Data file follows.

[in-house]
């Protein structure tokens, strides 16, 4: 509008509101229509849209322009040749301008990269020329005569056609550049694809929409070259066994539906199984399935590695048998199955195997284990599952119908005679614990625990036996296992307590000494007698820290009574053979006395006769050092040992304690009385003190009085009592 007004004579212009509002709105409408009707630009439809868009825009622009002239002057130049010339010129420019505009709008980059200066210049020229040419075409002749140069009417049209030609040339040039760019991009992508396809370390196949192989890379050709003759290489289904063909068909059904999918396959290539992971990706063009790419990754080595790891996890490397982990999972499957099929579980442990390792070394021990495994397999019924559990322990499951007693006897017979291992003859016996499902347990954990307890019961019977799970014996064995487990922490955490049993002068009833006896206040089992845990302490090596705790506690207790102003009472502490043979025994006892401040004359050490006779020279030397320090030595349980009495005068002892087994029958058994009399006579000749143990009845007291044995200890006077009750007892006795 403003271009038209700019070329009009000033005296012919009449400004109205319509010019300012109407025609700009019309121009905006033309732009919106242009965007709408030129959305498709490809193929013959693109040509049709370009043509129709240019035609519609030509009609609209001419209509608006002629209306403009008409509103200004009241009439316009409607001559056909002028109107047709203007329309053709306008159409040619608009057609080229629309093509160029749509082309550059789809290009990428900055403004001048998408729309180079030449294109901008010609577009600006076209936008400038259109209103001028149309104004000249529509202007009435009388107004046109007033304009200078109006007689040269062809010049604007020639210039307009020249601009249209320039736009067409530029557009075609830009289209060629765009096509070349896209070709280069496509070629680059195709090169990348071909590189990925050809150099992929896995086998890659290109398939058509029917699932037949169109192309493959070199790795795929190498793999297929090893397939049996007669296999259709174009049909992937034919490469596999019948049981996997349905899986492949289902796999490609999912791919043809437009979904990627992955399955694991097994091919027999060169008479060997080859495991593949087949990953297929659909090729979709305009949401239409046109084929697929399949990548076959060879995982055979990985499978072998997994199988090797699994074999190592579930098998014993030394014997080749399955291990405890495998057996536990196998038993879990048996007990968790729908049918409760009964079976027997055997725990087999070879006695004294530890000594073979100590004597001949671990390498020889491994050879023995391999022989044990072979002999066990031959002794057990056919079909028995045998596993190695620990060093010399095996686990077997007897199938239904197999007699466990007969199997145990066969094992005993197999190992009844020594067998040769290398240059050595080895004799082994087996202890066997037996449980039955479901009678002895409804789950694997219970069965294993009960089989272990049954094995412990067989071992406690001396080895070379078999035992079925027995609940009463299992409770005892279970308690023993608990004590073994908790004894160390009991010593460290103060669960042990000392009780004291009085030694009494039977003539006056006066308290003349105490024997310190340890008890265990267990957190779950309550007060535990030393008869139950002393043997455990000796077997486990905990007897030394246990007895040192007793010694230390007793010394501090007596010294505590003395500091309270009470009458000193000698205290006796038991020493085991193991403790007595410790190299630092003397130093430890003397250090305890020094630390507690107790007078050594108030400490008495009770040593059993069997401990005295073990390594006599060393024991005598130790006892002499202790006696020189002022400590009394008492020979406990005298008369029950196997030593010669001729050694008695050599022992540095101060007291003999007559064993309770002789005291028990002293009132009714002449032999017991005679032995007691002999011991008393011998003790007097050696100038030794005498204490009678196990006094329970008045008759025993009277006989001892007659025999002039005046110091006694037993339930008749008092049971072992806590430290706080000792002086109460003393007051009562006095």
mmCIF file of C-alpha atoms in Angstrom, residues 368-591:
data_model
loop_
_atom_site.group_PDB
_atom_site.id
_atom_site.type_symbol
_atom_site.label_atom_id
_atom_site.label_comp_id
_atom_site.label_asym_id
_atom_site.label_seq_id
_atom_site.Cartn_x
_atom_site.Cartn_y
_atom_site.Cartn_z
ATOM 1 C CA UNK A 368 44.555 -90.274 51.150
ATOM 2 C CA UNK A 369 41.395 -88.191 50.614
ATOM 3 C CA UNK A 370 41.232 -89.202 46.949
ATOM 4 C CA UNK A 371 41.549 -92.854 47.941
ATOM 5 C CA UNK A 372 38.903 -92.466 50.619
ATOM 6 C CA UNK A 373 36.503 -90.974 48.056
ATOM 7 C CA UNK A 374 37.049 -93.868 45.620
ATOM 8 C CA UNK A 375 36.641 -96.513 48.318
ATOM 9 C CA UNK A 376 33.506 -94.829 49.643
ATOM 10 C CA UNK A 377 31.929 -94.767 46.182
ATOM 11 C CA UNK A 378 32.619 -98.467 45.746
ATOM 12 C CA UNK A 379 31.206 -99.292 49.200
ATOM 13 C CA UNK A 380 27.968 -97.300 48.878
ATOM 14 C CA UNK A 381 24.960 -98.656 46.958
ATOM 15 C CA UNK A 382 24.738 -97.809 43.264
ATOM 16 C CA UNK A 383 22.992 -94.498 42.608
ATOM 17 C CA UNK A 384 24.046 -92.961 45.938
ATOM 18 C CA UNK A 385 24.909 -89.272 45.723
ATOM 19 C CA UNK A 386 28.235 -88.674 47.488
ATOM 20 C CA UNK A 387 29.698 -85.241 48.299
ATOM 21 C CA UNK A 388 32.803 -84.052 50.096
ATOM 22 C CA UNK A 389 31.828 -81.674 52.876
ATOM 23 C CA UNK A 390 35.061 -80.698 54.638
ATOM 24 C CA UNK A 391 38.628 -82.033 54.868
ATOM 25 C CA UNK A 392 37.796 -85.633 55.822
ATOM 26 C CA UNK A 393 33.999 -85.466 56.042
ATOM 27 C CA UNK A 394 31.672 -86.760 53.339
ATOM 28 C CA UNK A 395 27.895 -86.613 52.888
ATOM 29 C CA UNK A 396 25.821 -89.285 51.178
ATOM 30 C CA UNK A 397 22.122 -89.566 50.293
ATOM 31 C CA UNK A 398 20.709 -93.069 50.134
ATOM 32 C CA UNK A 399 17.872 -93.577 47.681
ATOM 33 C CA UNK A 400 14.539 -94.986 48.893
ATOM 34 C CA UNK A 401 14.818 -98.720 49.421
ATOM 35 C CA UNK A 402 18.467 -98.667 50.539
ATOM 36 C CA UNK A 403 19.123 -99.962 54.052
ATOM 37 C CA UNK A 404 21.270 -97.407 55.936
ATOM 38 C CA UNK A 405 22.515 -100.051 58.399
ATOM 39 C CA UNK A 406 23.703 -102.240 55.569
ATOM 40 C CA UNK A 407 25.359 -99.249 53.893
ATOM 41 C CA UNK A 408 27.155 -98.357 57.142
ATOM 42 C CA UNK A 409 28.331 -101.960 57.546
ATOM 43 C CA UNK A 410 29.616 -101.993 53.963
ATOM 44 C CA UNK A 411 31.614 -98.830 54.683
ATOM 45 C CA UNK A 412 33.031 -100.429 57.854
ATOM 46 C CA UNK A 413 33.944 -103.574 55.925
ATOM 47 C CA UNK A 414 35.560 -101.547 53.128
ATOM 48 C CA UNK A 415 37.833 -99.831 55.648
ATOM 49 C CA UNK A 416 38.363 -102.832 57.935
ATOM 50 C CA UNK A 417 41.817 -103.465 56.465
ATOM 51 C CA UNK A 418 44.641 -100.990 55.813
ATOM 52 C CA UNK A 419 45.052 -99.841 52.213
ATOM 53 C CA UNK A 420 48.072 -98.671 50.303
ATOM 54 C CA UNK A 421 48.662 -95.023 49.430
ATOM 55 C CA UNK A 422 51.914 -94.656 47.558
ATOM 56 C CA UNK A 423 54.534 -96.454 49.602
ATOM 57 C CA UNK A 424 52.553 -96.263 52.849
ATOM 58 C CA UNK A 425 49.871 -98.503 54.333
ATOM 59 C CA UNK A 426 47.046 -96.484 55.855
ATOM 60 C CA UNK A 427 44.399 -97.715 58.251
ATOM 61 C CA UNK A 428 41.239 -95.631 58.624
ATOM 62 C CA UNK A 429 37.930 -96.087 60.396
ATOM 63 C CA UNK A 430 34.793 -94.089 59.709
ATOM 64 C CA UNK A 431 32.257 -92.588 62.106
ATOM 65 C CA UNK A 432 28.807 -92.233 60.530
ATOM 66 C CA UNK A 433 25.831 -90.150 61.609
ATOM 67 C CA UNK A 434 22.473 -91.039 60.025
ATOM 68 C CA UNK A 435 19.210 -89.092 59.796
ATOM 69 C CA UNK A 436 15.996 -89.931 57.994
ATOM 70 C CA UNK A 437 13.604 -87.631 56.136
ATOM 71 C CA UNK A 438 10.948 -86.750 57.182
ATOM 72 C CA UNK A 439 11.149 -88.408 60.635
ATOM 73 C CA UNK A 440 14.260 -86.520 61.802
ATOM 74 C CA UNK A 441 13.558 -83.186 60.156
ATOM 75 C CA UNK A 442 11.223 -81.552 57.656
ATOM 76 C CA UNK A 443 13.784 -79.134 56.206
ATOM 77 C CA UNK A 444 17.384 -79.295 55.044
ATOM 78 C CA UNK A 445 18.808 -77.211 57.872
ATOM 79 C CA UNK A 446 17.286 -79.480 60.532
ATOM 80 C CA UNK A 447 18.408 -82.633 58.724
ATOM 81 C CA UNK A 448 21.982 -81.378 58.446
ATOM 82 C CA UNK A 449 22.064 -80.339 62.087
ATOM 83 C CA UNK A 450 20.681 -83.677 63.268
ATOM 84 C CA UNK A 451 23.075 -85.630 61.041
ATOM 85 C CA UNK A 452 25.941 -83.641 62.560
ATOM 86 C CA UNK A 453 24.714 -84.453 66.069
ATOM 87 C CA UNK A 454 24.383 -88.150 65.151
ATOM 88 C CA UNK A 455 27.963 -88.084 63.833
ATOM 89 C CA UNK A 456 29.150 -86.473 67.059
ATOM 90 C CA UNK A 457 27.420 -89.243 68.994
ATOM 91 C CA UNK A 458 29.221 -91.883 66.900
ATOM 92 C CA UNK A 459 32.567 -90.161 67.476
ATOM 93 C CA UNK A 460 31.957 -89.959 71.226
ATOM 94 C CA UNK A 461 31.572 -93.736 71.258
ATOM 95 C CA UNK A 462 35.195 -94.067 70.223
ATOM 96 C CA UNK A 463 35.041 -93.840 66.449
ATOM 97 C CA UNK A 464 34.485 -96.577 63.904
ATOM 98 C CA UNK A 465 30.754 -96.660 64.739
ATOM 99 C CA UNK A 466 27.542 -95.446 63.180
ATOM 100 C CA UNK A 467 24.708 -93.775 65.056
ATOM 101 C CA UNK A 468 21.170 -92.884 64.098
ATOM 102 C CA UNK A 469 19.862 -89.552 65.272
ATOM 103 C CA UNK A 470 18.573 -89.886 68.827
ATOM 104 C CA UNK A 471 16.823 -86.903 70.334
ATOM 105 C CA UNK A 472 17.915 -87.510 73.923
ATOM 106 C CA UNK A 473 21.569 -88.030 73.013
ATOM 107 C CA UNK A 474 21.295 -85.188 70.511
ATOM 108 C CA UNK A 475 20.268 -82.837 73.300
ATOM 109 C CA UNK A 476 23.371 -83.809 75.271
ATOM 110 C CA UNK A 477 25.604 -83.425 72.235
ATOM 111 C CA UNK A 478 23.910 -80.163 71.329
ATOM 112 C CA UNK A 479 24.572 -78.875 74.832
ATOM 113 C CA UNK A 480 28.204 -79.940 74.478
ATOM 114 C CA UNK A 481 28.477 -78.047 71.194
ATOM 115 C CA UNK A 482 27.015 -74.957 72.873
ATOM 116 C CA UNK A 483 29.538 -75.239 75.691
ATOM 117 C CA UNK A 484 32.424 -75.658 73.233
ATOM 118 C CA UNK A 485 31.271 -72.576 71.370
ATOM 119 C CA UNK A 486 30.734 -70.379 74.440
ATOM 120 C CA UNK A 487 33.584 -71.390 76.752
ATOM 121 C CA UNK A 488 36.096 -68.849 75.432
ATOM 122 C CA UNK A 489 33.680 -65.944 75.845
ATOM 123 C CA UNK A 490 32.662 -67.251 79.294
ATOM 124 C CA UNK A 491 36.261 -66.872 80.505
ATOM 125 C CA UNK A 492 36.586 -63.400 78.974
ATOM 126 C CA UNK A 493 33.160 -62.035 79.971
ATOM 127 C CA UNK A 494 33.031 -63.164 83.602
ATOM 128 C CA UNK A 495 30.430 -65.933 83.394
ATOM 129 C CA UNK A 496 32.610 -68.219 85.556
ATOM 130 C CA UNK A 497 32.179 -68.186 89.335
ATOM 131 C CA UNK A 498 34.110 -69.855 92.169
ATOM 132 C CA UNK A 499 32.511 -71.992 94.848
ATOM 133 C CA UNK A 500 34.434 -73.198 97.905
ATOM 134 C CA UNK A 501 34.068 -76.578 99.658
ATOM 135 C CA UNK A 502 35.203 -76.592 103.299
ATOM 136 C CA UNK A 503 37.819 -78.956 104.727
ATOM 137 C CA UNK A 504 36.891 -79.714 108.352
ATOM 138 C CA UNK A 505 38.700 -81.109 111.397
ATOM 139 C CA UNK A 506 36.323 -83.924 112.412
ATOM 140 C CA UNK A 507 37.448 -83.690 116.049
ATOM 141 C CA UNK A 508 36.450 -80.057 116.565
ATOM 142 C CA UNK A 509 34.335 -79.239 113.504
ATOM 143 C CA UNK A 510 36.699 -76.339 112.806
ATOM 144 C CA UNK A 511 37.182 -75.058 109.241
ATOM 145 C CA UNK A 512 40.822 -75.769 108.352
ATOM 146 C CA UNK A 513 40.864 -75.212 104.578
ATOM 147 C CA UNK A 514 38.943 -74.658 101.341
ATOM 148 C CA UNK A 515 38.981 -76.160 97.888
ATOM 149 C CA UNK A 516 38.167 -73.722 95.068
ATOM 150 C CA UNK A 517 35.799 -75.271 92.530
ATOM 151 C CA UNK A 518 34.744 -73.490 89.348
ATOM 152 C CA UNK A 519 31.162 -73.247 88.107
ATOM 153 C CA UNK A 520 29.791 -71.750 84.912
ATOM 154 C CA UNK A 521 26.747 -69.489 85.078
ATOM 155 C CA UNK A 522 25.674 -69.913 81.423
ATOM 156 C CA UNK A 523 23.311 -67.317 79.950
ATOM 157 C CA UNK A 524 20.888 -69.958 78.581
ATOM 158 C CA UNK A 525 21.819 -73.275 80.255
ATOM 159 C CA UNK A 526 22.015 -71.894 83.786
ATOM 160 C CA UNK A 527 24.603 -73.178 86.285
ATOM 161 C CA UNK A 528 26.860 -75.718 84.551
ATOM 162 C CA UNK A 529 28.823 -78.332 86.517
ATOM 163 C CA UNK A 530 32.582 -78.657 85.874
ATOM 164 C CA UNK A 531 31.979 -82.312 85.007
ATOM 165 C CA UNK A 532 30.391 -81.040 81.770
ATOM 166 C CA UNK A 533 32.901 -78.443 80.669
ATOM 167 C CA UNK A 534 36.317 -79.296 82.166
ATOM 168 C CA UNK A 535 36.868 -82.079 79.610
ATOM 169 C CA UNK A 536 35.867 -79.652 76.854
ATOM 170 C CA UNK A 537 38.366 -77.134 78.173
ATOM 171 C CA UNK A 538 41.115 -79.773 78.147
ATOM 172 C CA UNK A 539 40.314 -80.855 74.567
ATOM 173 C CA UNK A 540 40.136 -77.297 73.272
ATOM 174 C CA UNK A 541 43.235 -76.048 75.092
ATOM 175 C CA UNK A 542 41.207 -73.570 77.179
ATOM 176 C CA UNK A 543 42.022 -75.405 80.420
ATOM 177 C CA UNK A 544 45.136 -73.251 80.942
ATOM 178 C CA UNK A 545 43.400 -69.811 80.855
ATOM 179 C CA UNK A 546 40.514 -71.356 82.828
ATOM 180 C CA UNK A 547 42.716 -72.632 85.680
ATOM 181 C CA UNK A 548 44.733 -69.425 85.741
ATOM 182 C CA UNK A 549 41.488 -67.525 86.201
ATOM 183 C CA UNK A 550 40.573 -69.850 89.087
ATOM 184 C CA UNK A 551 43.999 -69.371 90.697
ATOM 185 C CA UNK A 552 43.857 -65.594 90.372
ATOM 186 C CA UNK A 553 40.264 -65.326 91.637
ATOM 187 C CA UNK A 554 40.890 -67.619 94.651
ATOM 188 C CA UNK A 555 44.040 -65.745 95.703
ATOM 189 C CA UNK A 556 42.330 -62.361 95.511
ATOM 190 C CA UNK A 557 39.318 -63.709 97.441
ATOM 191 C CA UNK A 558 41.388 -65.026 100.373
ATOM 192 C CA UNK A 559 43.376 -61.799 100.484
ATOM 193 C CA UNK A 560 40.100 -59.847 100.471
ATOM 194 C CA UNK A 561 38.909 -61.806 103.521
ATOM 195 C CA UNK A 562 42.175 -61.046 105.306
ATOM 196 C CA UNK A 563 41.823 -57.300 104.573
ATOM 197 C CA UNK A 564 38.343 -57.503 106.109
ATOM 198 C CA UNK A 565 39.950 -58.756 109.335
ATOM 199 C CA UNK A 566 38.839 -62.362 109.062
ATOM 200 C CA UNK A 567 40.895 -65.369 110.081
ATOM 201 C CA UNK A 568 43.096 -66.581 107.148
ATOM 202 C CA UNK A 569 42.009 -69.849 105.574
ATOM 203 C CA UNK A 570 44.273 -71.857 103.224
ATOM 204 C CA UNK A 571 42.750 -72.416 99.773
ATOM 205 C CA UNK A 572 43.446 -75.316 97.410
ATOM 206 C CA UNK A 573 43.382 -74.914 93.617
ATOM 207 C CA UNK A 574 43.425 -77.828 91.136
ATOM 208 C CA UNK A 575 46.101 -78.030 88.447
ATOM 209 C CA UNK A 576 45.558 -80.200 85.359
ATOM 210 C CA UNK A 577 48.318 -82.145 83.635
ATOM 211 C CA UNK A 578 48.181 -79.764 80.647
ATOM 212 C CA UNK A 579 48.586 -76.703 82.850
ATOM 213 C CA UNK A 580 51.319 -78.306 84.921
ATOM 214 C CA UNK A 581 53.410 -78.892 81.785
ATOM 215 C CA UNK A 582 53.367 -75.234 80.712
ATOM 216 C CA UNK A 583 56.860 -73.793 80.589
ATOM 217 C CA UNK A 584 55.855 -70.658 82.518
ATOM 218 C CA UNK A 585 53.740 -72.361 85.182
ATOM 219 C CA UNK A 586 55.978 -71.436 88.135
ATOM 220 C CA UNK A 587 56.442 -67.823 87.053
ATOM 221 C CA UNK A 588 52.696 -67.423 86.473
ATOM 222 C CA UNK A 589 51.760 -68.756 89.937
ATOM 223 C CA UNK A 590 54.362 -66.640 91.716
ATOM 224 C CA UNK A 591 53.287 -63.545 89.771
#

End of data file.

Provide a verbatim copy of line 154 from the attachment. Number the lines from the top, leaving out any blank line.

ATOM 139 C CA UNK A 506 36.323 -83.924 112.412